Because I derive more pleasure from the process than its outcome, I can wreak havoc on my skin. Many times I have pushed and prodded and drawn blood (whoops) and left my face looking worse than before I began. But that doesn’t deter me. If it were only about looking good, I probably would cover my blemishes with makeup or pay a professional to give me a facial. The satisfaction comes from conquering my own body, with my own two hands, seeing the foul fruits of my labor, and clearing them away.
* * *
I hear the language of attack that I use to describe these routines. They are self-destructive, a sort of mediated violence against the body. There’s an endorphin rush that comes with the soreness, possibly akin to what makes cutting addictive and unhealthy.
The first time my fiance asked me what I was doing, I felt caught. Did you know your lovely girlfriend has a gross habit? Surprise! I also felt misunderstood. As someone who seems entirely to lack the urge to pick at his pores–though he does engage in other self-grooming behaviors, like scratching off tiny beads of sweat that appear under his arm skin on a hot day–he couldn’t really appreciate what I was doing, could he?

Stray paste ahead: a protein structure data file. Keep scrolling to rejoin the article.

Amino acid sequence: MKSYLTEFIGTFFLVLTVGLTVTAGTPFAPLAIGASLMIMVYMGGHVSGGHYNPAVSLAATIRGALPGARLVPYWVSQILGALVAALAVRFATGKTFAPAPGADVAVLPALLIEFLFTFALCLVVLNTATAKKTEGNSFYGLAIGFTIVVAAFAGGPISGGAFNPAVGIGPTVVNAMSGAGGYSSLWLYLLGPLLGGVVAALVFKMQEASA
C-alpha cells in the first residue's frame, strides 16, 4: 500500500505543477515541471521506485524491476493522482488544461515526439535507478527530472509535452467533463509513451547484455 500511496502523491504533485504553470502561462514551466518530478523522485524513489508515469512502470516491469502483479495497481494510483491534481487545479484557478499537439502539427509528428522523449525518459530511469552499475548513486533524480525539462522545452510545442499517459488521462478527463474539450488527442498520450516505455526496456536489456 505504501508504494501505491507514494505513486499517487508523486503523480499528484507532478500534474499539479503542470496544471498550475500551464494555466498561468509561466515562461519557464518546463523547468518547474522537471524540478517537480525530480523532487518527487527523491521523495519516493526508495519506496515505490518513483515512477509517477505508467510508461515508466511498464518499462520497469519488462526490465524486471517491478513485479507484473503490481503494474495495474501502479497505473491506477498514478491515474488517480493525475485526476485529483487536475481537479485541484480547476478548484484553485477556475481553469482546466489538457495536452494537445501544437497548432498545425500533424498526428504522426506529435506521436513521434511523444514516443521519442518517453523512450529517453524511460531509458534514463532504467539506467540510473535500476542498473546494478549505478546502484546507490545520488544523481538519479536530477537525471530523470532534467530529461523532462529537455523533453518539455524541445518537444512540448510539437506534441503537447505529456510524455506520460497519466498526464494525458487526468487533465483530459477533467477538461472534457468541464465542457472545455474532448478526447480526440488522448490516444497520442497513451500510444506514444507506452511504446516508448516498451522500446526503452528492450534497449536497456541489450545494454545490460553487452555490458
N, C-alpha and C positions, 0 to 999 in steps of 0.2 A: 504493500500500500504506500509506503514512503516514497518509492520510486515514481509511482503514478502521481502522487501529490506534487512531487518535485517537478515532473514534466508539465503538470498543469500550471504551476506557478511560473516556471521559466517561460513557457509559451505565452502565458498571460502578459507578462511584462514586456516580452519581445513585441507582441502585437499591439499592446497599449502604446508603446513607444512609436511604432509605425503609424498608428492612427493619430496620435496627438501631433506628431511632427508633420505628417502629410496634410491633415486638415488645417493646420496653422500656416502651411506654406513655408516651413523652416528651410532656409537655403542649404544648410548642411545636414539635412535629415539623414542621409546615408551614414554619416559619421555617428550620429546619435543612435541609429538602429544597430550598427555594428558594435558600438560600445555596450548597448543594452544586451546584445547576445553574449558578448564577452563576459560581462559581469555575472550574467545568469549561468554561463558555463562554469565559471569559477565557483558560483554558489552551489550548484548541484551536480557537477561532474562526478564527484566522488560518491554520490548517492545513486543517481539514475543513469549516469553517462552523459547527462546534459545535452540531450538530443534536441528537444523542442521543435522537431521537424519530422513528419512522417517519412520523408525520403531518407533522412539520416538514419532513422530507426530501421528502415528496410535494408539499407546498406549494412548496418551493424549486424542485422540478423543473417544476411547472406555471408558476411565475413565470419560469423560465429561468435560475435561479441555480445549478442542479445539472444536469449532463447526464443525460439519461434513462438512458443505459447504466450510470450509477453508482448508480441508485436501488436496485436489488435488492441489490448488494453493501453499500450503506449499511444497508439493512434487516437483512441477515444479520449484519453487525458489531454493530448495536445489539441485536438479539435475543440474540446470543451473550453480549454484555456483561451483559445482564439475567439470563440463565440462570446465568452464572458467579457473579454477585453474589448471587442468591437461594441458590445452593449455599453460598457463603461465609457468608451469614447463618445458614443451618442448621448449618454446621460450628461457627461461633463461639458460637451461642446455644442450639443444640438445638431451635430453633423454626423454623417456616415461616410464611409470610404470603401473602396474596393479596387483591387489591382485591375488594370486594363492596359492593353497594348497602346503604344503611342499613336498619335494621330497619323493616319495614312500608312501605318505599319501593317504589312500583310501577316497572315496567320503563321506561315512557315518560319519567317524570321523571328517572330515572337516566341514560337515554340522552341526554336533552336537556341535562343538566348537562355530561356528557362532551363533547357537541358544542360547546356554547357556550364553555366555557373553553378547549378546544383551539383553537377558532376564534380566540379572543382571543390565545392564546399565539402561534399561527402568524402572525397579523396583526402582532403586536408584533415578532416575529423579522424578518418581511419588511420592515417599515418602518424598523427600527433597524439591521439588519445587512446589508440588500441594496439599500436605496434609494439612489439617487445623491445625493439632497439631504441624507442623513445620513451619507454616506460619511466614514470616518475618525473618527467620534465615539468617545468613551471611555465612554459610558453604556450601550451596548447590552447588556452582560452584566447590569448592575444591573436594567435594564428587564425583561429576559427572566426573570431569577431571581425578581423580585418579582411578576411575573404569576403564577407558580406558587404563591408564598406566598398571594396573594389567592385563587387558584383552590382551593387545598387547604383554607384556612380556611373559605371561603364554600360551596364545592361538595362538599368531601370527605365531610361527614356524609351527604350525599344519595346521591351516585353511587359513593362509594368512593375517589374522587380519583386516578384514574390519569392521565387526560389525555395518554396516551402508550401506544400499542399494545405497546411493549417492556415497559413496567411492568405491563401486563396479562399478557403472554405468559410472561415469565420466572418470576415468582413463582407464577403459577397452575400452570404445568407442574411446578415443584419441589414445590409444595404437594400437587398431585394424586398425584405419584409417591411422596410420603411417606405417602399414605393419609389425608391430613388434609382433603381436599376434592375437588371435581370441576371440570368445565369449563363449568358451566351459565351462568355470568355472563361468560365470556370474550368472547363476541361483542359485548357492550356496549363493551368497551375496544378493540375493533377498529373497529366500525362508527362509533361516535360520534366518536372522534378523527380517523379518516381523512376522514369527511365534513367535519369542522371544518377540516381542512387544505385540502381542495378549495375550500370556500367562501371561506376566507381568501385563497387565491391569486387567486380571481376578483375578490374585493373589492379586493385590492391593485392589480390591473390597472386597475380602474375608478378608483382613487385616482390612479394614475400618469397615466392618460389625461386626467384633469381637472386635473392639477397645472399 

These days I feel somewhat appreciative of his reminder to stop messing with my face, and not so embarrassed. Indeed, I did just spend five minutes digging at my skin and was maybe getting carried away. The stuff that came out was delightfully repulsive. But I’m also going to move on now, do something productive, something that brings me more meaningful satisfaction. I neither hate my skin nor hate myself for having picked at it. I’ll probably be back at it in a day or two, once my skin has given me new sludge to clear, and the ritual will continue.
Sonny is a teacher in New York.
Images: “Self-Portrait with Arm Twisting above Head” and “Squatting Female Nude” by Egon Schiele